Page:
Fatsis is a Wall Street Journal correspondent, specialising in sport and business. He started writing a quirky article about the world of professional Scrabble, and realised it was a fertile enough topic to expand into a book - but only if he participated himself. So he spent a year endeavouring to get to the standard of the best in the world, and compete in the top division at the national championships in the US.
His start isn't auspicious. He plays some trial games, with top quality players giving him tips, and when one says he could have played 'CONGER' or CRONE' instead of the word he played, he admits he didn't know either word. At this point I considered that his basic vocabulary was so low (especially considering his profession) that no learning of word lists could possibly make up for it.
But he isn't deterred, and learns the 2 and 3 letter words, the essential building blocks of Scrabble. The main tactics of professional Scrabble though are to keep the board tight and build a rack so that a bingo (a word containing all 7 letters on a player's rack) can be played, gaining 50 bonus points. A lot of the book the techniques several top players have for learning the 7 and 8 letter words. It's meant to make them sound endearingly loopy and obsessed, which it does, but it's also rather dull.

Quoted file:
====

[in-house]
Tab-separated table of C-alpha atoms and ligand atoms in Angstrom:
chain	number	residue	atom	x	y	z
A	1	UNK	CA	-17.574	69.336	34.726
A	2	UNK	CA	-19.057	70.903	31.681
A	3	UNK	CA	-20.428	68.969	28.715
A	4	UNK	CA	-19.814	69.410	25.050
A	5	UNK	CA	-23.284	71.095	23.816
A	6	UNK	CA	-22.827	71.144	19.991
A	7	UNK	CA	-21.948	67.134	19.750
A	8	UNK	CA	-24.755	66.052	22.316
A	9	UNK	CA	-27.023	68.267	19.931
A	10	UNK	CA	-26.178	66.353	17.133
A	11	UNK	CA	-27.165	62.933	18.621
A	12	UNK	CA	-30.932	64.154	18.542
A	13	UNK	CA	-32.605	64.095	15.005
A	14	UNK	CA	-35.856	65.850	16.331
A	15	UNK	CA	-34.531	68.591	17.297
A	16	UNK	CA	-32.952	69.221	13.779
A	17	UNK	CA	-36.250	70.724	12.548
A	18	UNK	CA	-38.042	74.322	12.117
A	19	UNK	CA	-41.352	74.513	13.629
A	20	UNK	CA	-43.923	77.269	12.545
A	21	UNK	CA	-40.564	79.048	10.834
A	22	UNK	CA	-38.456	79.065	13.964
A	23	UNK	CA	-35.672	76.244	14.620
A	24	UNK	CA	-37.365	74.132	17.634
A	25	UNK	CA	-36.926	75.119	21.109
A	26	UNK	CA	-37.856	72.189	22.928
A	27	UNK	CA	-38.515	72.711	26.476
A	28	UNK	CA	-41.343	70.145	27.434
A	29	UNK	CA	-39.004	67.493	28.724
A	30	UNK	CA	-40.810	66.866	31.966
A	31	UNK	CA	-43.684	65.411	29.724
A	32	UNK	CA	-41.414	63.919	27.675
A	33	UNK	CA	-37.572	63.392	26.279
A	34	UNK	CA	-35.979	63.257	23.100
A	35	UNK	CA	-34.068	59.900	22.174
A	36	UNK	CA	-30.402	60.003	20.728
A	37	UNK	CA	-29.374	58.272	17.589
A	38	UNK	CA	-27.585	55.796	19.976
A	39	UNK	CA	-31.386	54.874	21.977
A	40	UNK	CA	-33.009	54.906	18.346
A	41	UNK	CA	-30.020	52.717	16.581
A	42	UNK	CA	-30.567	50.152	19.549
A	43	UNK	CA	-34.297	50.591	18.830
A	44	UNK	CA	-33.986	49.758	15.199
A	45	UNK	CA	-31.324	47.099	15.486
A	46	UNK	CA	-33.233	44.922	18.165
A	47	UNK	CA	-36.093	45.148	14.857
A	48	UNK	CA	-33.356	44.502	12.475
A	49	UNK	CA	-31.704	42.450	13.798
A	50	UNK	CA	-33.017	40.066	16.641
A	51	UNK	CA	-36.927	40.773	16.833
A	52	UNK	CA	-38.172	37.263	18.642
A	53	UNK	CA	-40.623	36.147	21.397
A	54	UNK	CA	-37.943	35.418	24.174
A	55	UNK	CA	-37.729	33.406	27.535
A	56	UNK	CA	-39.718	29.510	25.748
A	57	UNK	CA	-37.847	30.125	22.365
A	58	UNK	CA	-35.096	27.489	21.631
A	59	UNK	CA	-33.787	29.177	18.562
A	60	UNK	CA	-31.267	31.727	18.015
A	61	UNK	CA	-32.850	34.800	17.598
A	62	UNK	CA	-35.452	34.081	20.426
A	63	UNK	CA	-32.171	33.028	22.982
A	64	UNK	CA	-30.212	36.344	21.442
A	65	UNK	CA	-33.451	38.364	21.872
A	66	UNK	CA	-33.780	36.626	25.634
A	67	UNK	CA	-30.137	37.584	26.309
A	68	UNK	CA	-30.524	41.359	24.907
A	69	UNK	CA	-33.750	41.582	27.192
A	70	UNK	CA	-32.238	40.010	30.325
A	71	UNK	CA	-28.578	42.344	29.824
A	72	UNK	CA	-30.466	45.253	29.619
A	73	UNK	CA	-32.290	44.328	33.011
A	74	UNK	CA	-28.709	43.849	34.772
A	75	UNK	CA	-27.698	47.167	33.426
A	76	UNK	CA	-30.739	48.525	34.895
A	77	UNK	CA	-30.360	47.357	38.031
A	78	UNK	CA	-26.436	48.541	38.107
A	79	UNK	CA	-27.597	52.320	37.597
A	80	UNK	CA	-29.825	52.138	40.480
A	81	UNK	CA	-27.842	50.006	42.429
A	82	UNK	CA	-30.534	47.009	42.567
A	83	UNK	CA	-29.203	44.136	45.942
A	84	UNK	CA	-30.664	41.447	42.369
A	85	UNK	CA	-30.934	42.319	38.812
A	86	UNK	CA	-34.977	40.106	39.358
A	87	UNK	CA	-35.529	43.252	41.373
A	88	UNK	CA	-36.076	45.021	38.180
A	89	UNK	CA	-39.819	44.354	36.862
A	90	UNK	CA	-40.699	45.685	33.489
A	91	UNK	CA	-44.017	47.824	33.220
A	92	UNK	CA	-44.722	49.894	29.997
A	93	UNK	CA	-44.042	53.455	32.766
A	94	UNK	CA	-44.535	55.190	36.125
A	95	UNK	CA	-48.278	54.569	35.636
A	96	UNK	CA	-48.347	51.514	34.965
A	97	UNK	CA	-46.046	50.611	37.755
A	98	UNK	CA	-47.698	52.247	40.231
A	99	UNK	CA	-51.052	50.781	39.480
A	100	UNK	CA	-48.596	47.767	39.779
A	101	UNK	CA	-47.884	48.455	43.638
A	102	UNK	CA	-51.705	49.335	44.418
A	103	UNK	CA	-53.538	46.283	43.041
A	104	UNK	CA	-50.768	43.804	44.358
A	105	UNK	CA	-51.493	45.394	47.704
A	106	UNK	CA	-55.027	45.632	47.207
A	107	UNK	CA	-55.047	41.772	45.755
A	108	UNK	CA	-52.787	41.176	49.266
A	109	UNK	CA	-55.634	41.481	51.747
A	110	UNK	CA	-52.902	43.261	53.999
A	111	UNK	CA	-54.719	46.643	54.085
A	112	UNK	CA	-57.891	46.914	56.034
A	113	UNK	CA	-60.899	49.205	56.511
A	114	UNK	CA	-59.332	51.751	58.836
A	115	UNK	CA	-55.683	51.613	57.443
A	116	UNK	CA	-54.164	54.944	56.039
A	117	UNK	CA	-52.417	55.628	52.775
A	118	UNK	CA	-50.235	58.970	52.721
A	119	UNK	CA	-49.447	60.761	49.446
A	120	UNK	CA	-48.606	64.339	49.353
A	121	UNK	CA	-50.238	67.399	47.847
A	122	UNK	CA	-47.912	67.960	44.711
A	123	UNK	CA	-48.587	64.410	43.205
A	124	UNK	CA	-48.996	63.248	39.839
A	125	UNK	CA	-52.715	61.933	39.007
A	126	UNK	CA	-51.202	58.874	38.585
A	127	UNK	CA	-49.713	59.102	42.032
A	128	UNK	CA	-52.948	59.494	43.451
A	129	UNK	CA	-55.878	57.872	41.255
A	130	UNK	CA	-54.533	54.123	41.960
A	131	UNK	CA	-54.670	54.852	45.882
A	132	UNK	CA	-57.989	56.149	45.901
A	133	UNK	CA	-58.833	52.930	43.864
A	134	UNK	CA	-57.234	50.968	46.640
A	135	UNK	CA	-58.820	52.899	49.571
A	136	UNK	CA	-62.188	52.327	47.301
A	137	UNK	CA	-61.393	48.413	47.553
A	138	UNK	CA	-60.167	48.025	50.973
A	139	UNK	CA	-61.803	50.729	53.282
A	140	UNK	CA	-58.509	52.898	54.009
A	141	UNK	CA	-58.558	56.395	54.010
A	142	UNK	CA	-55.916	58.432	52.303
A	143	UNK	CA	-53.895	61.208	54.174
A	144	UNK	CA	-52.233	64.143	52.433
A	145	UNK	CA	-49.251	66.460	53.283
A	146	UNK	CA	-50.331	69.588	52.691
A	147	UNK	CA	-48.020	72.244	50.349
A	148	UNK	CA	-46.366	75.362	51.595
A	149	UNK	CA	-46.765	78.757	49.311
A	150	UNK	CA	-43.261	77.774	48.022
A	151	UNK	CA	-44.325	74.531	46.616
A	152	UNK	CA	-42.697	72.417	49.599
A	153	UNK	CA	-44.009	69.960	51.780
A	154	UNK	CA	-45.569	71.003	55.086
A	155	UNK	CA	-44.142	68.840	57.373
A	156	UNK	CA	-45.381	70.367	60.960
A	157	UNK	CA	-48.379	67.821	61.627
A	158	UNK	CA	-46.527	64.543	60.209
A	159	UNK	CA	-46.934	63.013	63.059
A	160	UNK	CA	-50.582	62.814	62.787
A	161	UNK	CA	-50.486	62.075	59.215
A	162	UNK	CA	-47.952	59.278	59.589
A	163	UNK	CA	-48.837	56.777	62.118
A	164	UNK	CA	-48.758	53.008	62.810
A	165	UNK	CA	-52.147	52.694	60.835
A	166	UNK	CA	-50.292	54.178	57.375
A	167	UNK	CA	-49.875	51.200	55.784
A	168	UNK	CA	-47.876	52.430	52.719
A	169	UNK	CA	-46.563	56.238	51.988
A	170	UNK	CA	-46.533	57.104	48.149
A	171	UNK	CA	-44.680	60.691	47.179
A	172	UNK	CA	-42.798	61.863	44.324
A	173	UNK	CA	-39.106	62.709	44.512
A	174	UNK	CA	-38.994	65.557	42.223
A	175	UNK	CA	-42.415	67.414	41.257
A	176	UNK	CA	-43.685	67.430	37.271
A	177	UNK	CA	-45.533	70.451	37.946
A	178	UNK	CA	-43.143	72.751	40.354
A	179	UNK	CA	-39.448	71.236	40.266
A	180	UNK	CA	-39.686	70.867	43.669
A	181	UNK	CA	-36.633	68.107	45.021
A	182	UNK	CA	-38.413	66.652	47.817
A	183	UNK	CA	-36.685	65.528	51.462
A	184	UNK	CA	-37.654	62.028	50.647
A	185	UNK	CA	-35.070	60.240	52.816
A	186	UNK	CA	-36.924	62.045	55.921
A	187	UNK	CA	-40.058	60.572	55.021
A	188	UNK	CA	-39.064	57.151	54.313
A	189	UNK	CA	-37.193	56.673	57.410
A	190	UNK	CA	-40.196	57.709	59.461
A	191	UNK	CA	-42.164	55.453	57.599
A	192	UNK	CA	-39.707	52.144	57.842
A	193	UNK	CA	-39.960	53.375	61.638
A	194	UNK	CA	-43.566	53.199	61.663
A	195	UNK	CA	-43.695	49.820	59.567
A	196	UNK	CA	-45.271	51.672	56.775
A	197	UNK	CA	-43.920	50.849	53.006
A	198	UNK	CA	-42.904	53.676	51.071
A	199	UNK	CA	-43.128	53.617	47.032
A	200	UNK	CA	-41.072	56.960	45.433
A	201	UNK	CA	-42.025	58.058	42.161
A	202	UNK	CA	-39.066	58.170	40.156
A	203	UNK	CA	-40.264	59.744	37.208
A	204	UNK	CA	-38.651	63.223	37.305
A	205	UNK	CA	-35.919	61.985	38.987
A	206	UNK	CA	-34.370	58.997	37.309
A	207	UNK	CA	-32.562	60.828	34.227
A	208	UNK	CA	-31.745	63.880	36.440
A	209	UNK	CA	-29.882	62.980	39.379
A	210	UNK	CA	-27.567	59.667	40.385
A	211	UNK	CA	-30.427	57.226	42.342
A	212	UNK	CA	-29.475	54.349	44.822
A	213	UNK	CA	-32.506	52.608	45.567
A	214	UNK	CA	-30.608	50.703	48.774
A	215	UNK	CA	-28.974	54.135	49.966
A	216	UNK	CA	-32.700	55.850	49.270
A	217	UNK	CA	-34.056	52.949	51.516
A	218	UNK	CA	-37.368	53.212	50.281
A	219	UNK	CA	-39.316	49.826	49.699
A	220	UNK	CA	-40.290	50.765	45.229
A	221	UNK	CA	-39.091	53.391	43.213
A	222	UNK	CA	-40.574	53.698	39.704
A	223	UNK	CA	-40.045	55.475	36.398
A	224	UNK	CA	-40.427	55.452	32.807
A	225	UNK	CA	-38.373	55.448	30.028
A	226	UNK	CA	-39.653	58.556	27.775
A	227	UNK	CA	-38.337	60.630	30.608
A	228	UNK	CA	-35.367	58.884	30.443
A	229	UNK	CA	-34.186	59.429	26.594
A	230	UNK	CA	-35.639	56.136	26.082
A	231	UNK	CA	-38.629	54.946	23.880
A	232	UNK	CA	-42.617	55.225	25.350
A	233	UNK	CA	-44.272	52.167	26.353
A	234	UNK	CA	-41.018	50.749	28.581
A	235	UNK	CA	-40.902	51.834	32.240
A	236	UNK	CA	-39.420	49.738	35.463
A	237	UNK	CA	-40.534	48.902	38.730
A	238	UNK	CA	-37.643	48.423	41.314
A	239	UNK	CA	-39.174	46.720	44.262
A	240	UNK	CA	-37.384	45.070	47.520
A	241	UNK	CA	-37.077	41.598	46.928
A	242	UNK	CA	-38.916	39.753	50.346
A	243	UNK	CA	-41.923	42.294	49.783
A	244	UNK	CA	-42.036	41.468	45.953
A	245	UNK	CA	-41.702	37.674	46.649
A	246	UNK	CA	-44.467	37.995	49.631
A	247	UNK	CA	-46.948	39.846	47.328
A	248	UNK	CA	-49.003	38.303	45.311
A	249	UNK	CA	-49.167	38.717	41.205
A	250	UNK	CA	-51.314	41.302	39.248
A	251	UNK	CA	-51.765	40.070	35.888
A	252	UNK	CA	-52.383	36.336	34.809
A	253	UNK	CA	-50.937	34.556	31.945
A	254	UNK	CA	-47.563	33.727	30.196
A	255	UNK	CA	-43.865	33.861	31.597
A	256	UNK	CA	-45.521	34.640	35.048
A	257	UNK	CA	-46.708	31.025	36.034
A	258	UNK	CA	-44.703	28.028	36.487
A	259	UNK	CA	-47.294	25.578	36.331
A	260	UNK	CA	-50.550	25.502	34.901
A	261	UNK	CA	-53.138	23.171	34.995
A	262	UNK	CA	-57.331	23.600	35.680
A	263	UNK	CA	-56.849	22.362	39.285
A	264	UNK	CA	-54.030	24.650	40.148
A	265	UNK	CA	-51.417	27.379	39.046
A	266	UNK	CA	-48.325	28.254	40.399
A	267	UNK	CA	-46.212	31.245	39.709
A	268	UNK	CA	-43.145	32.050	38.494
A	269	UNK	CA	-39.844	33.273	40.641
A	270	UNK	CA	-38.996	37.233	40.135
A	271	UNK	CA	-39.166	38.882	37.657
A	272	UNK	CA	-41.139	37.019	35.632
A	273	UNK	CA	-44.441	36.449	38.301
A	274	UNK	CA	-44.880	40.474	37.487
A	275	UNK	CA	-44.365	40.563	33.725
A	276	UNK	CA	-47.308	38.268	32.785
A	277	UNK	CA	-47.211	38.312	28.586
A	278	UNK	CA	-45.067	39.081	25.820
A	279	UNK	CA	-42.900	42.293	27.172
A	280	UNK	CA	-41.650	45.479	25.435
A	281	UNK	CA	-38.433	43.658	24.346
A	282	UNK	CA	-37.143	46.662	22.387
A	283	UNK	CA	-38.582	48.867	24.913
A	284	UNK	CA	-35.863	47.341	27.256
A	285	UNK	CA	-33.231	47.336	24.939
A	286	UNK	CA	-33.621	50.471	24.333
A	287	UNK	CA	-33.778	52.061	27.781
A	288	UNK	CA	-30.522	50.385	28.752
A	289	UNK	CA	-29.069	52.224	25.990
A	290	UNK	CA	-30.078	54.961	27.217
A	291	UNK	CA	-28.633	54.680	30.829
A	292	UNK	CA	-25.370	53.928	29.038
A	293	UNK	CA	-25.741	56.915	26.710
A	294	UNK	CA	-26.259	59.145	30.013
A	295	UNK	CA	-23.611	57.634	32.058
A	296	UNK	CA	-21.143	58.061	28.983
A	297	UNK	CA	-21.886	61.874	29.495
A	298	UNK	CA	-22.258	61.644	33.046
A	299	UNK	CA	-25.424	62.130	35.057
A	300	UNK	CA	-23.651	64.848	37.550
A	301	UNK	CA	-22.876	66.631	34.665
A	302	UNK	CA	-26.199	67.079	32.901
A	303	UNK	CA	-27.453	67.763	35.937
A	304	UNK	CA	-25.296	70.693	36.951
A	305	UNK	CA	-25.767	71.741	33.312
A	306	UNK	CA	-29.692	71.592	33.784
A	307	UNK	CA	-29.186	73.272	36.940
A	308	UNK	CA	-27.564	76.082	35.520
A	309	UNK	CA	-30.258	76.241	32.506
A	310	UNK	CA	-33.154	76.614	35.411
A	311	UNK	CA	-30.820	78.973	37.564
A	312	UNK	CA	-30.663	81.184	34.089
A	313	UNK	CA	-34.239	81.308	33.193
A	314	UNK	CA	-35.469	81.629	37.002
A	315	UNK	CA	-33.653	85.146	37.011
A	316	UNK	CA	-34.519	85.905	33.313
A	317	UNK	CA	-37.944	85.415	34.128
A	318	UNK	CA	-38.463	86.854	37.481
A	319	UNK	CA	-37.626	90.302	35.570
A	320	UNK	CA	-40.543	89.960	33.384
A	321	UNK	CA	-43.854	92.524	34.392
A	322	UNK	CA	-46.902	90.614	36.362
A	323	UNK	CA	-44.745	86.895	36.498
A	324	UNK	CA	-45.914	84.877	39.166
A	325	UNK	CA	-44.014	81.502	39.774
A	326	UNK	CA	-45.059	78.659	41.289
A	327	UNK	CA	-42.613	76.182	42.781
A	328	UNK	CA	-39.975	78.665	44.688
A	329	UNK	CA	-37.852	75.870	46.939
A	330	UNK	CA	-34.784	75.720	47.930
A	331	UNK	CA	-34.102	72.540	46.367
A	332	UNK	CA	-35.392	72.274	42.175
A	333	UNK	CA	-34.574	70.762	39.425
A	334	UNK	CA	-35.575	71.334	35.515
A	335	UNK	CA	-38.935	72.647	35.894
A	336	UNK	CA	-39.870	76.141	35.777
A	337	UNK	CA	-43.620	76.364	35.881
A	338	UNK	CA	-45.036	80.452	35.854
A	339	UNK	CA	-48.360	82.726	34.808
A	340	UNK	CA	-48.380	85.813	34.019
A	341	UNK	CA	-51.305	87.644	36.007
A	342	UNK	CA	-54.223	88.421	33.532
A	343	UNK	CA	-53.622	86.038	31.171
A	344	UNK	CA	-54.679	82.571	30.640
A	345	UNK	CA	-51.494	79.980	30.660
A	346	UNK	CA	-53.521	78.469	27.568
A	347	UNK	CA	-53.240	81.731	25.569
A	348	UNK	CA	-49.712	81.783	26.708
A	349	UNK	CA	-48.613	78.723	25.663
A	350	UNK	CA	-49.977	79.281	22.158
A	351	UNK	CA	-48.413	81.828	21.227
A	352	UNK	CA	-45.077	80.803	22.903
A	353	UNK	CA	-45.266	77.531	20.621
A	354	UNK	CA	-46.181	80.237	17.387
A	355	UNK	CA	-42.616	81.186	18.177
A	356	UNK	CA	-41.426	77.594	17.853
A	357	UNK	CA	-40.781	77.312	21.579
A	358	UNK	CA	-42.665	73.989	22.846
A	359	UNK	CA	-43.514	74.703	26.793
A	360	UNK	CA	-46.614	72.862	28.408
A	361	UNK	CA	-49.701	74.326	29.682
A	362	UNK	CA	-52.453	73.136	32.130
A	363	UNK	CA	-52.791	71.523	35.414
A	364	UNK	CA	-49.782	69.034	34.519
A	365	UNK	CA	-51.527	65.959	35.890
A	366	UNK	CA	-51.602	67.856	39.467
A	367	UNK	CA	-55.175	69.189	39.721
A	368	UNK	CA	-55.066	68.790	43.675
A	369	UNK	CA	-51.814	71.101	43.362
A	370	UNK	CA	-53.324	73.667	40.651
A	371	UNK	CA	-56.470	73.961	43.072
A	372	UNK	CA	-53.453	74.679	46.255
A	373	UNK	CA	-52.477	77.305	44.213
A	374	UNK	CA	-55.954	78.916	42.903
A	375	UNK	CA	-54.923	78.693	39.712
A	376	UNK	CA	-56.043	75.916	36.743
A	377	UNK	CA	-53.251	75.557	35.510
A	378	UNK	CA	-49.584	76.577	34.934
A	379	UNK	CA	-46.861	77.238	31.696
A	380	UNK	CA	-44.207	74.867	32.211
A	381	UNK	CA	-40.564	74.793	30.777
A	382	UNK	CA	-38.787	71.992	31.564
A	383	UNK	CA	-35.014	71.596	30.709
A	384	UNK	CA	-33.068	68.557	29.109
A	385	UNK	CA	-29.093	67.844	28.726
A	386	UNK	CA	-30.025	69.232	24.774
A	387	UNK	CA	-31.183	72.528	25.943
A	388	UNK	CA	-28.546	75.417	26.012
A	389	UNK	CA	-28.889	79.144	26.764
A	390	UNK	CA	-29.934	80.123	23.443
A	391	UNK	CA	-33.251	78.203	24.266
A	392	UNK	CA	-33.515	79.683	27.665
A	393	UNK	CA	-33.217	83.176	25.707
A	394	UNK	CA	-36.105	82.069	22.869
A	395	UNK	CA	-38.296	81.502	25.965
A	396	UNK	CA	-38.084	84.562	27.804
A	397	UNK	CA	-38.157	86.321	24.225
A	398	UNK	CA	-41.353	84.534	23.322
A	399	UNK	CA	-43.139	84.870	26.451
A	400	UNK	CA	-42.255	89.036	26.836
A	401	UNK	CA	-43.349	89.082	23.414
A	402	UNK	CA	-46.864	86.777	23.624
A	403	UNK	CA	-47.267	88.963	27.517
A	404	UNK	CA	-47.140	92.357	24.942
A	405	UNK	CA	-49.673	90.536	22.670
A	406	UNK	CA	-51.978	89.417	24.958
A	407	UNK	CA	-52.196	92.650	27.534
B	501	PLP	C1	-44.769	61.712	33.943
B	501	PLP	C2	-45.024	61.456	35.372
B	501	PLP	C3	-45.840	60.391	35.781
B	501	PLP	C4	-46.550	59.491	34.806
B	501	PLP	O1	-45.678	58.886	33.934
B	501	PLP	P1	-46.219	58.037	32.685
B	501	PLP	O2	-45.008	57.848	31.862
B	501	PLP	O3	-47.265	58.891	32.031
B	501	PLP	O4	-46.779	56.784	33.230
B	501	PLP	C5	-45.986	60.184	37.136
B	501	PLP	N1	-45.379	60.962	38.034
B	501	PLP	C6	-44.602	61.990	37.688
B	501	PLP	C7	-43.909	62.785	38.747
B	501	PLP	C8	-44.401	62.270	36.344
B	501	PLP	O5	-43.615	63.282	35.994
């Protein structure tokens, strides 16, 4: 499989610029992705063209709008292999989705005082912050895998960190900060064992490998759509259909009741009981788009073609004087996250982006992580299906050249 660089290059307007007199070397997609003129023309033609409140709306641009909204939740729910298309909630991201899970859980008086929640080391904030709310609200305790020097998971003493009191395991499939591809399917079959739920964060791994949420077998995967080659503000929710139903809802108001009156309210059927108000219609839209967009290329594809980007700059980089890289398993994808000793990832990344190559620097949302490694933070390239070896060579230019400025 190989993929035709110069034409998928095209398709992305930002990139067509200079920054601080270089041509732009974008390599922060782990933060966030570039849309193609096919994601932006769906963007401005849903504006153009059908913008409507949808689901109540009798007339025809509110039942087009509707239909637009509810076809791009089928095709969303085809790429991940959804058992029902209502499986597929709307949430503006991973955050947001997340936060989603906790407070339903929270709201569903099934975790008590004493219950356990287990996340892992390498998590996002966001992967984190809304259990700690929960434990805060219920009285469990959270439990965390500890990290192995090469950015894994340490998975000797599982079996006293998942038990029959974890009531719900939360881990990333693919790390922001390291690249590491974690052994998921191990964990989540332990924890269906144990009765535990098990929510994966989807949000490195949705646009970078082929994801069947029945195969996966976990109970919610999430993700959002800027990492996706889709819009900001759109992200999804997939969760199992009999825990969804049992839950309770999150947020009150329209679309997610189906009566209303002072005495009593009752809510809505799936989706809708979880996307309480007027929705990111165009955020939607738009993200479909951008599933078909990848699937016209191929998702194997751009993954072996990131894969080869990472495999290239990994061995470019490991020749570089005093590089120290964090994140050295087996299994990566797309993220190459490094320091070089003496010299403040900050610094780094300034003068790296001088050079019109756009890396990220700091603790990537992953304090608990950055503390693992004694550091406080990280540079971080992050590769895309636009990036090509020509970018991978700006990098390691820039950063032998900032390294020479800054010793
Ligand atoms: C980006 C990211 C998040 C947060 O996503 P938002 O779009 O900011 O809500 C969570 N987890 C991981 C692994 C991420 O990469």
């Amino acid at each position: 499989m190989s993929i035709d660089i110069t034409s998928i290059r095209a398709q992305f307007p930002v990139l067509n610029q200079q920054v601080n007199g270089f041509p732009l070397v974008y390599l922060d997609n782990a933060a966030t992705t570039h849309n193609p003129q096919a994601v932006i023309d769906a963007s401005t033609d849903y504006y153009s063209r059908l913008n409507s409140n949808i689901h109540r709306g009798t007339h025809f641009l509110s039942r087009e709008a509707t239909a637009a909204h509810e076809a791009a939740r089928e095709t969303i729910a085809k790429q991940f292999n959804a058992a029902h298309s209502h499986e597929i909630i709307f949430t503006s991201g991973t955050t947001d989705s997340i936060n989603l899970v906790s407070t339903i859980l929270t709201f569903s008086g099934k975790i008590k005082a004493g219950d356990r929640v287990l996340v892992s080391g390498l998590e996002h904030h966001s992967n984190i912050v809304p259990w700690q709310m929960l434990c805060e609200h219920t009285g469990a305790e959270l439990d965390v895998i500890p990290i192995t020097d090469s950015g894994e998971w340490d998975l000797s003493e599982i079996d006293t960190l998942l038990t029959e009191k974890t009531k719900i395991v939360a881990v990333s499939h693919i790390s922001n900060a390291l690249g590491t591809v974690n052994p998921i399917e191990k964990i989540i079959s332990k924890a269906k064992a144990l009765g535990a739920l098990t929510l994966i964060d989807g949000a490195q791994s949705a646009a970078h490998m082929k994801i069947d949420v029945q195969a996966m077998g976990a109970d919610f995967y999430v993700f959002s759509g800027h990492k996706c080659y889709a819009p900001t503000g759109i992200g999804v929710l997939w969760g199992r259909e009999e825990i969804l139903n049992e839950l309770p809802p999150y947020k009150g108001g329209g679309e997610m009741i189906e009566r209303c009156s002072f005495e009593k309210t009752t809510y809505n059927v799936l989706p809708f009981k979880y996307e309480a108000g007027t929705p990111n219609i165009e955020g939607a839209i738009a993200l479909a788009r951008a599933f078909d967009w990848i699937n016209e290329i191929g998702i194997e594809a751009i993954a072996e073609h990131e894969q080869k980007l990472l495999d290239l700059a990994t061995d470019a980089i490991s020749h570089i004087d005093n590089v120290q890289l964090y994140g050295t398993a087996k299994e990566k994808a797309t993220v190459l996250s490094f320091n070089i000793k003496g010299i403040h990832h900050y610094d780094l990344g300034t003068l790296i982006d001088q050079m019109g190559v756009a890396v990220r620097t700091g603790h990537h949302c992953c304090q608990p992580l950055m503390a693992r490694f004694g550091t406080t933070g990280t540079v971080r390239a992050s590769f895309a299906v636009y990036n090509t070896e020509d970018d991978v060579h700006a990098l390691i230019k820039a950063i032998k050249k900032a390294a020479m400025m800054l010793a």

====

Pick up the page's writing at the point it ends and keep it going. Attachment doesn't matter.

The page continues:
The mechanical nature of the rote learning and application does seem to take the genius out of the game, but there is a lot of tactical nous required too. But mostly, it's a game for obsessives, dominated by oddball men rather than women, misfits, some of whom struggle to hold down a job. Fatsis is good at presenting these characters, as you'd expect from a journalist, and he makes friends with many of them, who encourage him in his ambition. It's funny on occasion, a little tragic, and not quite as fascinating as Fatsis believes it to be. But then, he's drawn into the obsession, which requires that he loses some perspective.